Installing a new stove can be a minefield – here are the answers to the key questions you may have

PROMOTED FEATURE

A wood burning stove next to a Chesterfield sofa

Image: Stovax Heating Group

Among the many elements that can really complete your dream home, a stove is one of the most coveted and comforting. It’s not just about the heat they provide during the colder months, it’s also their rugged good looks, the warm glow they emit, the sense of well-being they exude – home is where the hearth is.

However, there are numerous rules and regulations surrounding both wood burning and multi-fuel stoves that are worth considering before making one part of your design. We’ve put together a quick guide to address all the main questions you may have…

No smoke without fire

A modern multi sided gas fire in a bedroom

Image: Stovax Heating Group

There are a few hoops to jump through when installing a fire or stove but, armed with this information, it’s actually a relatively simple affair. The first step is to deal with an expert retailer, who will not only be able to guide you through the process, they’ll be experienced at taking you through the legalities.

They’ll assess your existing chimney and see if it’s fit for purpose, or they can advise you on what type of chimney to build, including pre-fabricated ones that are simple to install. Of course, there’s also the option of an electric log burning fire or stove, which won’t need a chimney, just a mains connection.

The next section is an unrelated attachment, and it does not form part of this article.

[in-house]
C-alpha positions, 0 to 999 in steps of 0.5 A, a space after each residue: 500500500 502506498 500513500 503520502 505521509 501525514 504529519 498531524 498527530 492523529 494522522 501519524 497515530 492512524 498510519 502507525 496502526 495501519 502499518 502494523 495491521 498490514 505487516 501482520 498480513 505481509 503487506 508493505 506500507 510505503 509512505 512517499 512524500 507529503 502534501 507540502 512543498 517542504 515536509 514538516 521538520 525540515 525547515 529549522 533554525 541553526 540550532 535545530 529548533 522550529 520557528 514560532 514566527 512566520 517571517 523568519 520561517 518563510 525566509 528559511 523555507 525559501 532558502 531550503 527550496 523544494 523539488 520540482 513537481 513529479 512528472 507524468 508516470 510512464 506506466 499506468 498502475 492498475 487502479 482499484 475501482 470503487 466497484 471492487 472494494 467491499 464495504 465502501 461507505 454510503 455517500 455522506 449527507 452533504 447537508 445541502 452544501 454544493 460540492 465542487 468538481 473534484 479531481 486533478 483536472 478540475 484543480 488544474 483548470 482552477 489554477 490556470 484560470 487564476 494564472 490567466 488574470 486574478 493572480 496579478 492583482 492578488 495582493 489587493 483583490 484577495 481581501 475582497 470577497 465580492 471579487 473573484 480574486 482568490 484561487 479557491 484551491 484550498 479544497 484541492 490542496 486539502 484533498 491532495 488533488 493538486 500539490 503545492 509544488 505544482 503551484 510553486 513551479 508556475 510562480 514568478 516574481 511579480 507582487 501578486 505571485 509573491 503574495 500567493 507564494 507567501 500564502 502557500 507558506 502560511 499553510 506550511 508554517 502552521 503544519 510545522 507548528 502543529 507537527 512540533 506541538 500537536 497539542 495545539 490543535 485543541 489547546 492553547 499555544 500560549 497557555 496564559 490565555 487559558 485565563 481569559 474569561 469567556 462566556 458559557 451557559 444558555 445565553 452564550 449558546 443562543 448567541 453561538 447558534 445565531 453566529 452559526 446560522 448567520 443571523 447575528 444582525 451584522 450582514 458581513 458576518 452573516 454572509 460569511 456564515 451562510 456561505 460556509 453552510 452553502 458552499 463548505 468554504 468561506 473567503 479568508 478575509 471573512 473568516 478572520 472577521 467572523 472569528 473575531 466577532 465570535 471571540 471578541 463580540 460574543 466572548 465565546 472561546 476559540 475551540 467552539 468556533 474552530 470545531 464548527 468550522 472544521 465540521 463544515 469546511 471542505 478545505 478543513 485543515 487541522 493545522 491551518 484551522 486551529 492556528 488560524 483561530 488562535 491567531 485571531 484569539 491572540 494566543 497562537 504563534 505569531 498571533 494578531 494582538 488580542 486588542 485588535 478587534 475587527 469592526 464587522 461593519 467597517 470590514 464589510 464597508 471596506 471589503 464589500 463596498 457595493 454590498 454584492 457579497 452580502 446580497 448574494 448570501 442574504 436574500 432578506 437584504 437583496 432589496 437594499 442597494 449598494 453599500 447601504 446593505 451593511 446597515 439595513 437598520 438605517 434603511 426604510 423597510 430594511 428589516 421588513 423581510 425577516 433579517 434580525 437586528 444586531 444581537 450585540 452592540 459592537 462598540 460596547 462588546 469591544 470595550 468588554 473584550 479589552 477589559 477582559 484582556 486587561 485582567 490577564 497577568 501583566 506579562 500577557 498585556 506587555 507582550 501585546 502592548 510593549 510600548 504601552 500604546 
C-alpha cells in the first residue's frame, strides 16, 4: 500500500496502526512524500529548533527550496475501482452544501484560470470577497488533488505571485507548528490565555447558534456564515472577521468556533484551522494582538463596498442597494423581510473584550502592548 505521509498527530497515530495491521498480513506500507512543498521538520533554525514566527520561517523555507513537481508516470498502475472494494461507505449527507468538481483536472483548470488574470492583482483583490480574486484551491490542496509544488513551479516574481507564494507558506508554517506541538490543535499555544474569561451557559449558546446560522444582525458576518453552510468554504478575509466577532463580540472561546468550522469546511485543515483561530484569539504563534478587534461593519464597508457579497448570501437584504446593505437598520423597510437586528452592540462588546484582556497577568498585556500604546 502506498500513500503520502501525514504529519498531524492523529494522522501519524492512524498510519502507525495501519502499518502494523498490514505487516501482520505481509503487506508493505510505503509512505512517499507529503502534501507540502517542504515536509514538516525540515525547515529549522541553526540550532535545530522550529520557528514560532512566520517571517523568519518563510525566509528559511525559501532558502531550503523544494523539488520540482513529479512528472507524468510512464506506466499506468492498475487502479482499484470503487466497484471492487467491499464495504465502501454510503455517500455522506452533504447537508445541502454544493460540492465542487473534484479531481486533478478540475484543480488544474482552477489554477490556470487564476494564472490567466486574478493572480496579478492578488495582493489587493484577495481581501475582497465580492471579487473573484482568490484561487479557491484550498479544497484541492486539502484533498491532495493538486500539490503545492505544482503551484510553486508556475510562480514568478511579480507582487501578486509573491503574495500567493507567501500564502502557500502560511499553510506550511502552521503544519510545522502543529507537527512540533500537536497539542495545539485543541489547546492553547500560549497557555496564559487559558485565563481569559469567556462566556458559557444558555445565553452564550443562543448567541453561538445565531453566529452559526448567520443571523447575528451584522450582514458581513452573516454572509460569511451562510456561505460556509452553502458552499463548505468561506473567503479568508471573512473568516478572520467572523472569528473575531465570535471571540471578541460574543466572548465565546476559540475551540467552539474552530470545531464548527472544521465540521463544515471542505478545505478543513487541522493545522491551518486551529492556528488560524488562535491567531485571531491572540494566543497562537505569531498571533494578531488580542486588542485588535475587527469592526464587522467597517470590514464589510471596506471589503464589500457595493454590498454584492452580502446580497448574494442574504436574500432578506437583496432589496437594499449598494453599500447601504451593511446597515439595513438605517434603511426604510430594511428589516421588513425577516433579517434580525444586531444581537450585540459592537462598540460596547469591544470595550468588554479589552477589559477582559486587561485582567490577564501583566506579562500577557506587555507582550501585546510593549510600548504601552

The small print

There are a number of rules and regulations that your stove needs to comply with as well. Again, a reputable retailer will only sell stoves that meet these safety standards, so you can choose your fire, and have it installed by a professional who will ensure peace of mind.

Use a HETAS professional who will assess your set-up and make sure your stove has the correct ventilation and is placed at a safe distance form combustibles, while also applying the rules regarding hearth size. If it’s a gas installation, you should use a Gas Safe installer to be compliant.

Safety first

A lit inset fire in a lounge

Image: Stovax Heating Group

Stove installations must be carried out in a way that’s safe for you and your family, but also for the local environment. By opting for a reputable installer, you’ll meet the local building control rules on your flue outlet – they’ll assess the surroundings in terms of trees and nearby buildings.

When opting for solid fuel over electric or gas, the installer will have to perform three smoke tests and ensure you have a carbon monoxide detector and data plate. Not only will this keep you and your family safe, it means you won’t fall foul of an inspection.

Warm and cosy

Legal and statutory issues aren’t the only things to consider, of course. There’s also the matter of heat. When drawing up your plans, remember that you’ll need to calculate space and then opt for a stove with sufficient heat output to fill it. As a rule of thumb, if you’re aiming for a snug 21°c inside when it’s freezing outside, you’ll need approximately 1kW of heat output for every 14 cubic meters of space.

Other factors can affect this however, so again it’s best to talk about your needs with a retailer who can steer you in the right direction. After that, it’s just a matter of deciding of who has to carry the logs in…

Discover more about wood-burning and other stoves with Stovax Heating Group.

Kevins Column

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